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Myriad Wins BRCA1 Patent Appeal in Europe; Scope Limited

NEW YORK (GenomeWeb News) – A technical board of appeal of the European Patent Office this week decided that Myriad Genetics’ patent covering the BRCA1 gene be maintained but in an amended and more limited form.
 
The patent, EP 699754, was granted in May 2001 and covers methods for using the BRCA1 and BRCA2 genes for diagnosing predisposition to breast and ovarian cancer. Later that year, a number of parties, including several French research institutes and various national centers for human genetics, filed an opposition to the patent. That opposition led the Opposition Division of the EPO to revoke the patent.
 
Myriad then filed an appeal, requesting that its patent be maintained in a form that restricts the original patent claims. The board of appeal has now decided to maintain the patent in an amended form.
 
“The patent now relates to diagnostic methods for the detection of a predisposition for breast and ovarian cancer caused by a specific group of mutations of the gene, so-called shift mutations,” the EPO said in a statement. “It does not contain claims directed to the BRCA1 gene itself or to mutated forms thereof.”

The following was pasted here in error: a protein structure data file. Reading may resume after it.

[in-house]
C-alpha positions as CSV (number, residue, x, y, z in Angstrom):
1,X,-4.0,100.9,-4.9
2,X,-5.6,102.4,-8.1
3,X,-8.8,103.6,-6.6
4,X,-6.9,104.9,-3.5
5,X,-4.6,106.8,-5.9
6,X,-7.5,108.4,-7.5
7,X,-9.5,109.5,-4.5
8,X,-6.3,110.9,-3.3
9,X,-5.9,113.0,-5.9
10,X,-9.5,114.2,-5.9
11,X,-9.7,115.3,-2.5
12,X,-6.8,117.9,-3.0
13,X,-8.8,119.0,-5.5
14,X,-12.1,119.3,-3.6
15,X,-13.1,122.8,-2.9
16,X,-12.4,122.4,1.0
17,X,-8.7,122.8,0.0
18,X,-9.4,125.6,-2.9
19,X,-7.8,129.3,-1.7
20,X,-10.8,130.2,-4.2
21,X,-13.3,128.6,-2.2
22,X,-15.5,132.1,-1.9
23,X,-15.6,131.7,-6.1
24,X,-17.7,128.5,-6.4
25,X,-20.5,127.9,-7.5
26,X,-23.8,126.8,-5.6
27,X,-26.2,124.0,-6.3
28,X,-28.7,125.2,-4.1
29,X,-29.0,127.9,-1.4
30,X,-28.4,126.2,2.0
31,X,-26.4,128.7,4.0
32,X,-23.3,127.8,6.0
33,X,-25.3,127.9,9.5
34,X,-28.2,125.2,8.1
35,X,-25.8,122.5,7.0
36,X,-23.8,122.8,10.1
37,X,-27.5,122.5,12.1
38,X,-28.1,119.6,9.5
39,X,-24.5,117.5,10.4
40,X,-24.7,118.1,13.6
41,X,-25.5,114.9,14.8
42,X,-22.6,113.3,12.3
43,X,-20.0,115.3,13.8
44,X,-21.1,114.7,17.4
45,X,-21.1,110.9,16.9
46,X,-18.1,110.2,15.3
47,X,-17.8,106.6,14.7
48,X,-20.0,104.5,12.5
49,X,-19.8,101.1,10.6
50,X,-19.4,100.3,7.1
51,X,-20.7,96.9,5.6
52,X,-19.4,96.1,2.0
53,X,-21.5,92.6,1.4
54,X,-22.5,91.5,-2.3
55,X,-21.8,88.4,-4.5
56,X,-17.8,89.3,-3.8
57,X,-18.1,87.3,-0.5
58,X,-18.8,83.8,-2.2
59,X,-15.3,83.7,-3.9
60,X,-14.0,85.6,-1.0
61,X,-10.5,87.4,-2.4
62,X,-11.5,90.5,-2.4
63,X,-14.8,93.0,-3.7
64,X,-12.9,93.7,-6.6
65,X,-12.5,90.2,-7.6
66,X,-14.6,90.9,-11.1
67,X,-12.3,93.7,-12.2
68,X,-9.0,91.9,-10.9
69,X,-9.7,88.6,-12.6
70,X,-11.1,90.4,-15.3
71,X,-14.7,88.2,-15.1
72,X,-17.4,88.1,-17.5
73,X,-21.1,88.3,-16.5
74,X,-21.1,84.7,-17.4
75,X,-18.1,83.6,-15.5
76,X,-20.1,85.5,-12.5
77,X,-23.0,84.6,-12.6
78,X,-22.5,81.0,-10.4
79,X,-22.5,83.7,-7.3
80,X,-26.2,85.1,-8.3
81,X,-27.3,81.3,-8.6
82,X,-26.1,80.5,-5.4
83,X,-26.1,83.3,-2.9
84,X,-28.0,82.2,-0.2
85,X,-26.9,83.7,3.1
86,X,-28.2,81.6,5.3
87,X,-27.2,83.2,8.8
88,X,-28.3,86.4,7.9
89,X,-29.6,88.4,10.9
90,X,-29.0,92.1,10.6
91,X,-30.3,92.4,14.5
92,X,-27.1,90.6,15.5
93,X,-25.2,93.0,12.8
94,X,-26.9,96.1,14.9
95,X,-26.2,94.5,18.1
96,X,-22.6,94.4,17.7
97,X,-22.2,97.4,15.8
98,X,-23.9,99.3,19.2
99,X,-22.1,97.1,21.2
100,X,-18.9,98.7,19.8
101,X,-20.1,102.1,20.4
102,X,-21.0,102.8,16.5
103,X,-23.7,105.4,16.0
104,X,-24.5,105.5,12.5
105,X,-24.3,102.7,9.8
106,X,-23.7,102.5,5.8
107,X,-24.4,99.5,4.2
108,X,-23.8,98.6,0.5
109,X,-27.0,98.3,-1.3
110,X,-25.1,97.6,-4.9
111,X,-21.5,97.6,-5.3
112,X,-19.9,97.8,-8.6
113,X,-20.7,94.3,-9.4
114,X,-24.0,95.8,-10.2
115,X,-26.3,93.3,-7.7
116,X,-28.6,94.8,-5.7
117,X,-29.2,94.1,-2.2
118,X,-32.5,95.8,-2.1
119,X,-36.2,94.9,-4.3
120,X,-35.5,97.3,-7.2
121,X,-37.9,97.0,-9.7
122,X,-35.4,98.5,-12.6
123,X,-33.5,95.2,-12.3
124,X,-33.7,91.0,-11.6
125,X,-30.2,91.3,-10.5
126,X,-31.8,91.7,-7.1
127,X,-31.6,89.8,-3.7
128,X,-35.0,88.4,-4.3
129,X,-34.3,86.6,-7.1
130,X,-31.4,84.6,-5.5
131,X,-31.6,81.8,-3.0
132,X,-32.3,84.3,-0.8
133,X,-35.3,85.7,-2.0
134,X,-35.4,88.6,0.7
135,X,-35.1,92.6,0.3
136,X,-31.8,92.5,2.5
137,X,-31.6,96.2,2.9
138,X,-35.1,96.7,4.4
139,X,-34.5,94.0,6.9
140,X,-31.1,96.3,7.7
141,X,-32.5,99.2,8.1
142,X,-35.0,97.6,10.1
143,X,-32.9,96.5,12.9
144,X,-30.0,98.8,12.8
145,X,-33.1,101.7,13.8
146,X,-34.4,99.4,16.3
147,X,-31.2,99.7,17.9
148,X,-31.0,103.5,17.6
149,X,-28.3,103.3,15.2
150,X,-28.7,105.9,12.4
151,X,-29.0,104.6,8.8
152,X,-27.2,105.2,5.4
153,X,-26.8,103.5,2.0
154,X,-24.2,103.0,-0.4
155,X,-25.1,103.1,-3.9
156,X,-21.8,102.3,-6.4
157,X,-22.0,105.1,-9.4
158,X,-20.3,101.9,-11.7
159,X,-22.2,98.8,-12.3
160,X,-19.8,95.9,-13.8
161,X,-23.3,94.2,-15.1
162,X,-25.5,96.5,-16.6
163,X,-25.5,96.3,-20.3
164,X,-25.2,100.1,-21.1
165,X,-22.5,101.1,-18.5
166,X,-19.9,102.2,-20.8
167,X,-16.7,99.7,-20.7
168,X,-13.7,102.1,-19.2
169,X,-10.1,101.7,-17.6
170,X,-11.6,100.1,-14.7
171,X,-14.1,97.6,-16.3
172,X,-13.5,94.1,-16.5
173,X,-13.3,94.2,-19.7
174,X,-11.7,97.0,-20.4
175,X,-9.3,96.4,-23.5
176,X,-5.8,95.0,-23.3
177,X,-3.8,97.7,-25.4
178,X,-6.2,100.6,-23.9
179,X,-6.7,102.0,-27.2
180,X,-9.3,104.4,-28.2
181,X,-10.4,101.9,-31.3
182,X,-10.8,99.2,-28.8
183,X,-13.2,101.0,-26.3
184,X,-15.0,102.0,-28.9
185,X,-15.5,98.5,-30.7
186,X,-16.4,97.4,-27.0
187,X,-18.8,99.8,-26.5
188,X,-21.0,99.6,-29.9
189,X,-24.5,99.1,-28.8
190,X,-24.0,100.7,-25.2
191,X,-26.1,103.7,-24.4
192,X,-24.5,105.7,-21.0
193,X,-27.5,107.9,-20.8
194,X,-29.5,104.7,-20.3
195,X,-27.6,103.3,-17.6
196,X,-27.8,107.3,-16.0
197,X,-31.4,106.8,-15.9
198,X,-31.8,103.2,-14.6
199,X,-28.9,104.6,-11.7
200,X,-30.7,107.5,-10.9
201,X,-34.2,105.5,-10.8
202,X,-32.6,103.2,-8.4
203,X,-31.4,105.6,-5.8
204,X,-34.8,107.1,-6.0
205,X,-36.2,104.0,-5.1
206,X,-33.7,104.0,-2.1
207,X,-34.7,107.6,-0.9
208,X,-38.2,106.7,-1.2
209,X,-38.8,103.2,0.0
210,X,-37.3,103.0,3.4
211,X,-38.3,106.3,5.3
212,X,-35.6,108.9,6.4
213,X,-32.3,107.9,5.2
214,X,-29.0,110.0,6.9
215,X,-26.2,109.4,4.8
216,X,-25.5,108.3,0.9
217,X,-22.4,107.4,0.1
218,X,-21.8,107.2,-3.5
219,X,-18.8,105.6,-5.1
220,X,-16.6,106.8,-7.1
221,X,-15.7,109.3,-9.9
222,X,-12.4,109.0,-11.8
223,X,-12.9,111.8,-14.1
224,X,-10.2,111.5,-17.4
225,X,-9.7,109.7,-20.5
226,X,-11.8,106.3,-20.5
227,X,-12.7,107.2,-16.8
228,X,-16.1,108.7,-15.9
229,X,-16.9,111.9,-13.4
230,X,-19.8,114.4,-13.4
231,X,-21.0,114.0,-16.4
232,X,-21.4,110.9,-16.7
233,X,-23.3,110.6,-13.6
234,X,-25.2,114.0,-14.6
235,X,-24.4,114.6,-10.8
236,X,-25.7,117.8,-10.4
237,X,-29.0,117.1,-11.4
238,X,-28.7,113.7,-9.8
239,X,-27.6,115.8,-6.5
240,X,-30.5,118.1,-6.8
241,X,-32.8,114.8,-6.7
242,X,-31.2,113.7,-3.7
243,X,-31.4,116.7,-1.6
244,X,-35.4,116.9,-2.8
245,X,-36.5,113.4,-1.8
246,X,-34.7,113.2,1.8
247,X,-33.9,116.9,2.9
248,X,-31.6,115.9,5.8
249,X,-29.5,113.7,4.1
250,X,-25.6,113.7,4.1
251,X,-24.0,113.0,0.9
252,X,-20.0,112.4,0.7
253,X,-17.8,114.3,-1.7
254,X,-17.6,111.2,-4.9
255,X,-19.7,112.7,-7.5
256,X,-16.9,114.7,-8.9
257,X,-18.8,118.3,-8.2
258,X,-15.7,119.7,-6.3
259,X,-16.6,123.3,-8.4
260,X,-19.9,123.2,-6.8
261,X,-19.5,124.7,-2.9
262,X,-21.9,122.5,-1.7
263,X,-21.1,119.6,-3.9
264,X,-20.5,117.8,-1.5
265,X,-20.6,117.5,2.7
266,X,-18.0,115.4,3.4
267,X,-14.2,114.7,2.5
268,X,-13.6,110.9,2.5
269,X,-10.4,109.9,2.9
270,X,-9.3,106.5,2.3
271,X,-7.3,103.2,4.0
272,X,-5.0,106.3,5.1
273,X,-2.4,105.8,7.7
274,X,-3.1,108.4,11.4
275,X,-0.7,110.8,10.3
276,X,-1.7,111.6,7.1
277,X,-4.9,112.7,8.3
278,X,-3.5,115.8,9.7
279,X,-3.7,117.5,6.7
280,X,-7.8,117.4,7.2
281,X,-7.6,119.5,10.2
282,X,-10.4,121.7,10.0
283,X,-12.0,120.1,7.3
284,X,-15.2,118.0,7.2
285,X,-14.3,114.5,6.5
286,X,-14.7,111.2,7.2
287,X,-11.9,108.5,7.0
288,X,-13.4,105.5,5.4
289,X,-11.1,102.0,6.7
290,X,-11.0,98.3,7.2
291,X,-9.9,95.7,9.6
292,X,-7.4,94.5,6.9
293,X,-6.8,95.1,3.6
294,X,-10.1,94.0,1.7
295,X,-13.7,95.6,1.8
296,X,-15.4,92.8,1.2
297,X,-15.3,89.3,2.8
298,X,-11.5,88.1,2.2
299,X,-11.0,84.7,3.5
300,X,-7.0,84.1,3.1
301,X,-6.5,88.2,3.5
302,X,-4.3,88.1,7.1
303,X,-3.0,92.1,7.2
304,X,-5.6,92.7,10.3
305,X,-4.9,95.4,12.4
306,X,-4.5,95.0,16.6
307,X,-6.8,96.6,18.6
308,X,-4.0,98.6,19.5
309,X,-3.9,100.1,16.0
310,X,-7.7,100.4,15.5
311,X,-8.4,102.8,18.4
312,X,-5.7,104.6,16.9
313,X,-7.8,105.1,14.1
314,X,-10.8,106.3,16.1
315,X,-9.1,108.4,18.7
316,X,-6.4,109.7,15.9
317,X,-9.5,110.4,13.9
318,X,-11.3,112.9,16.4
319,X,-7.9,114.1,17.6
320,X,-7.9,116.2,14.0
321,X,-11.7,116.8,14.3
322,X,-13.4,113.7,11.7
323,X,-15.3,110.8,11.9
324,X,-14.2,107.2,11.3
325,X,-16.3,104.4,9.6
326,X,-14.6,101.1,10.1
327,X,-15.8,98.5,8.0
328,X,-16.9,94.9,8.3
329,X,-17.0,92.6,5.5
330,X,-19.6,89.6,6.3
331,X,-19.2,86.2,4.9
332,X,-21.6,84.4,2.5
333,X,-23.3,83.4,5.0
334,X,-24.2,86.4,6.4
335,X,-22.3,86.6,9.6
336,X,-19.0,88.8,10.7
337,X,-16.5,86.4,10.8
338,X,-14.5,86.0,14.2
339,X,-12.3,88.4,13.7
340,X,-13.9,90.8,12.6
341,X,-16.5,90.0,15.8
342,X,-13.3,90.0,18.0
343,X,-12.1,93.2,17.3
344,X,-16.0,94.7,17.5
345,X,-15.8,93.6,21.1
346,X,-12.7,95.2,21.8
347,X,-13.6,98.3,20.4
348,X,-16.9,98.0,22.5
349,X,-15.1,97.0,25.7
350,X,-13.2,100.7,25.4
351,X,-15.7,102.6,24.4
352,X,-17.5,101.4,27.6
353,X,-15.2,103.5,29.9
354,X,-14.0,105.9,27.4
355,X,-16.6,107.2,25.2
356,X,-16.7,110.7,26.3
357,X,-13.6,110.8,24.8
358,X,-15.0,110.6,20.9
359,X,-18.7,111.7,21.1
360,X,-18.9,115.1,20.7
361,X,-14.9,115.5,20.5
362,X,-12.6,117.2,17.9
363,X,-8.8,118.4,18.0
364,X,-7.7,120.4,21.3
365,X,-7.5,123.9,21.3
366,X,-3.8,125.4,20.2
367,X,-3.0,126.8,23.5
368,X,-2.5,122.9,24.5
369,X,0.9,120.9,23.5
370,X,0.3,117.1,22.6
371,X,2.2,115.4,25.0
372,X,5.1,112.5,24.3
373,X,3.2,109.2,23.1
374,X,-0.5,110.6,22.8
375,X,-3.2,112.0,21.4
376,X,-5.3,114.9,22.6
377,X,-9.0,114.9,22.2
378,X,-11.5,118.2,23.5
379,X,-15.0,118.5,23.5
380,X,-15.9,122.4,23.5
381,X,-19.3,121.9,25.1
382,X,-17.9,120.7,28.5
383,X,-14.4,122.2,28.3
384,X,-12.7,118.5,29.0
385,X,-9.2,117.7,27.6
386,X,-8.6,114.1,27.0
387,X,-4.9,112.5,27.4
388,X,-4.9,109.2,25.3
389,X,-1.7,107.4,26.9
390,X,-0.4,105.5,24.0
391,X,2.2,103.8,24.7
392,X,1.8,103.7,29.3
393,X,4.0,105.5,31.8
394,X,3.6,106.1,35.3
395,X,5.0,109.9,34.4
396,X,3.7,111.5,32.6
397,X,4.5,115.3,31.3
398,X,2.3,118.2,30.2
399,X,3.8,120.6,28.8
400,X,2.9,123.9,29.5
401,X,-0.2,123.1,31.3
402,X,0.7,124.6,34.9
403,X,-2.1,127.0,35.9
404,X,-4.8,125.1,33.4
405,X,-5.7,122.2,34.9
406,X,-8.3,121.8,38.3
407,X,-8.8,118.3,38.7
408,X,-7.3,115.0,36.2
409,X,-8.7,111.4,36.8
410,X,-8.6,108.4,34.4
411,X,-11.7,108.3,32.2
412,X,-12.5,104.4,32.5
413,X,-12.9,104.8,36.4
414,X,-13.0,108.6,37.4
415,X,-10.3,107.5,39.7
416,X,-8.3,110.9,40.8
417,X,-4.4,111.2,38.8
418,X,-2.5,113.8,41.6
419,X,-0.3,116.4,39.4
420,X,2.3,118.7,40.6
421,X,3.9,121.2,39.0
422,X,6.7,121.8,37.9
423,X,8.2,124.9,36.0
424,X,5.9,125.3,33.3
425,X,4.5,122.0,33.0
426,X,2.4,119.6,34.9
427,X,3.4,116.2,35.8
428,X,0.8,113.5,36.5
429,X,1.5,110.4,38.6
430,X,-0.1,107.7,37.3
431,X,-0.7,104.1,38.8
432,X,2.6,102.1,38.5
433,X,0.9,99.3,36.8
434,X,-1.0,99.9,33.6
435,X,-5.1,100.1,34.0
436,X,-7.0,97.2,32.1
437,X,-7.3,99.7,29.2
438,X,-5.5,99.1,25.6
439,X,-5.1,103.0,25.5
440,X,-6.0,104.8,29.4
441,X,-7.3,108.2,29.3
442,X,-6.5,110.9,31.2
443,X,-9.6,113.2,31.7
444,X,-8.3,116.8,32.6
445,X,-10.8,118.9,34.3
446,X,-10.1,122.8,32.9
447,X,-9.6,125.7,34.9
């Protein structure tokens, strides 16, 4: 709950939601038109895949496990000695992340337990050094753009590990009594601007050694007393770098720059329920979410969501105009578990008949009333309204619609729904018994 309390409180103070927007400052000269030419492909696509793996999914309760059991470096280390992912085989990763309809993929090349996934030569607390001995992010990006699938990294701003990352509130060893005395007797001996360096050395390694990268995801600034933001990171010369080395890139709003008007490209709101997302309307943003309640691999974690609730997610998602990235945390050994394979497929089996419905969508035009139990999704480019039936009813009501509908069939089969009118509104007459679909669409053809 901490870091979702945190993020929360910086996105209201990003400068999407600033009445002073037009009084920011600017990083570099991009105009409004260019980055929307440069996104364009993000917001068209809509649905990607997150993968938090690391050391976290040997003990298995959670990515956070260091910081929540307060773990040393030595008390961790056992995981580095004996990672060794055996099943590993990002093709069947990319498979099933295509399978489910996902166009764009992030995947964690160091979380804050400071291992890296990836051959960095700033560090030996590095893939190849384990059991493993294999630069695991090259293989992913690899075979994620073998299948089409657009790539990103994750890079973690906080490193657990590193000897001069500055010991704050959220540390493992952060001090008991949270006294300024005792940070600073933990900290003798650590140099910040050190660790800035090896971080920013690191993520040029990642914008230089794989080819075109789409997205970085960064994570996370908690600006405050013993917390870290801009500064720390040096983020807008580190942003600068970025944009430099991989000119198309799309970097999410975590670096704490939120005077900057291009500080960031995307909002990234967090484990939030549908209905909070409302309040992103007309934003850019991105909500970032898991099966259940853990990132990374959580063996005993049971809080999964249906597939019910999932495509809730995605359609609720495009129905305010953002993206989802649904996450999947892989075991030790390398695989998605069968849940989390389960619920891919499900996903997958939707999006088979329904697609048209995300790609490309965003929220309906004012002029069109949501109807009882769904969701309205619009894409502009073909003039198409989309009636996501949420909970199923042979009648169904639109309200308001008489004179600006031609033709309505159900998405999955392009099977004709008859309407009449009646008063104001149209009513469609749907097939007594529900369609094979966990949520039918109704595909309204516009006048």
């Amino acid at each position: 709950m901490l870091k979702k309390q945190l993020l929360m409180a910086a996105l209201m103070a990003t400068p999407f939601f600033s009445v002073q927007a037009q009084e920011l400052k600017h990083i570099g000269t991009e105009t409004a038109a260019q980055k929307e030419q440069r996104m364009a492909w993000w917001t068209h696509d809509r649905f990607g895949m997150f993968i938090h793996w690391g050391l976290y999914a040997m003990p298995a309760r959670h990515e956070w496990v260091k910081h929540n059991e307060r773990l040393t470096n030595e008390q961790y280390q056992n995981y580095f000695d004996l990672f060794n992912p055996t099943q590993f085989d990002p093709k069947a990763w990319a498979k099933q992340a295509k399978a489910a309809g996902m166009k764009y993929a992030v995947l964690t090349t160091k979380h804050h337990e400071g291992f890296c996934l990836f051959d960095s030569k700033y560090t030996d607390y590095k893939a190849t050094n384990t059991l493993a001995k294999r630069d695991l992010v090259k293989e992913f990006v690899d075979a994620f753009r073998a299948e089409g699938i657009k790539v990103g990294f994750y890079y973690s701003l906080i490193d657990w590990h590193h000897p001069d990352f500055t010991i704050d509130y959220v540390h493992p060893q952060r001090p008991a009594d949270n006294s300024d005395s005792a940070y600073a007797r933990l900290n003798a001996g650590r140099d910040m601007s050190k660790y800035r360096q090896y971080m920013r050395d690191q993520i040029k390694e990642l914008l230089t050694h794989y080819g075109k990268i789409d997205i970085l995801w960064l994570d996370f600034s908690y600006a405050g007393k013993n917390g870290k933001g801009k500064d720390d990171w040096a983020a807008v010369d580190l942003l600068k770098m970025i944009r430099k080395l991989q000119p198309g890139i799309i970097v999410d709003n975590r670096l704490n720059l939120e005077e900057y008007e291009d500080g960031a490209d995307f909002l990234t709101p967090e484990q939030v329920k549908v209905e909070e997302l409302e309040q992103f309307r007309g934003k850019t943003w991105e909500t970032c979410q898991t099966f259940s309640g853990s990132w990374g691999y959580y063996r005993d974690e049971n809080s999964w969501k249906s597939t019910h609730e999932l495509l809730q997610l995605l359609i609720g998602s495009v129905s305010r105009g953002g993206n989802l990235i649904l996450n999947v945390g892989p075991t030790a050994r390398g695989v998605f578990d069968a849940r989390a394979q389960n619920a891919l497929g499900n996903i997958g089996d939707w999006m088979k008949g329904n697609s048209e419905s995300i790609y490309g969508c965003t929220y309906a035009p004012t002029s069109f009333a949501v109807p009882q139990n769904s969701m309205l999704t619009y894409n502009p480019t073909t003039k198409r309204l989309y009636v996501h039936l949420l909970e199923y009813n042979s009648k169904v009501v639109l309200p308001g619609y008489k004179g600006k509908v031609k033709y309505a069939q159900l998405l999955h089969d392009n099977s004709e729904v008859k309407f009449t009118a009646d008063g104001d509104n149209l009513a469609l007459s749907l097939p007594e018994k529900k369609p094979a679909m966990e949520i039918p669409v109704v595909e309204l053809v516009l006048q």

The EPO said that the patent cannot be further contested at the European level.
 
The EPO’s decision may interfere with genetic testing for breast and ovarian cancer in many European countries, according to a statement issued by geneticists from the Center for Human Genetics at the University of Leuven in Belgium and the Institut Curie in Paris. However, they said the anticipated impact will be small.
 
“For a molecular geneticist, the latest decisions hardly make sense,” they said. “Also, after seven years of discussing the content of these patents, the latest decisions do not appear to make it any clearer at all how the claimed inventions, which are limited to certain mutations and exclude other mutations, will have to be interpreted in practice.”
 
Myriad uses the BRCA1 and BRCA2 genes in its BRACAnalysis testing service for assessing a woman’s risk of developing breast or ovarian cancer.

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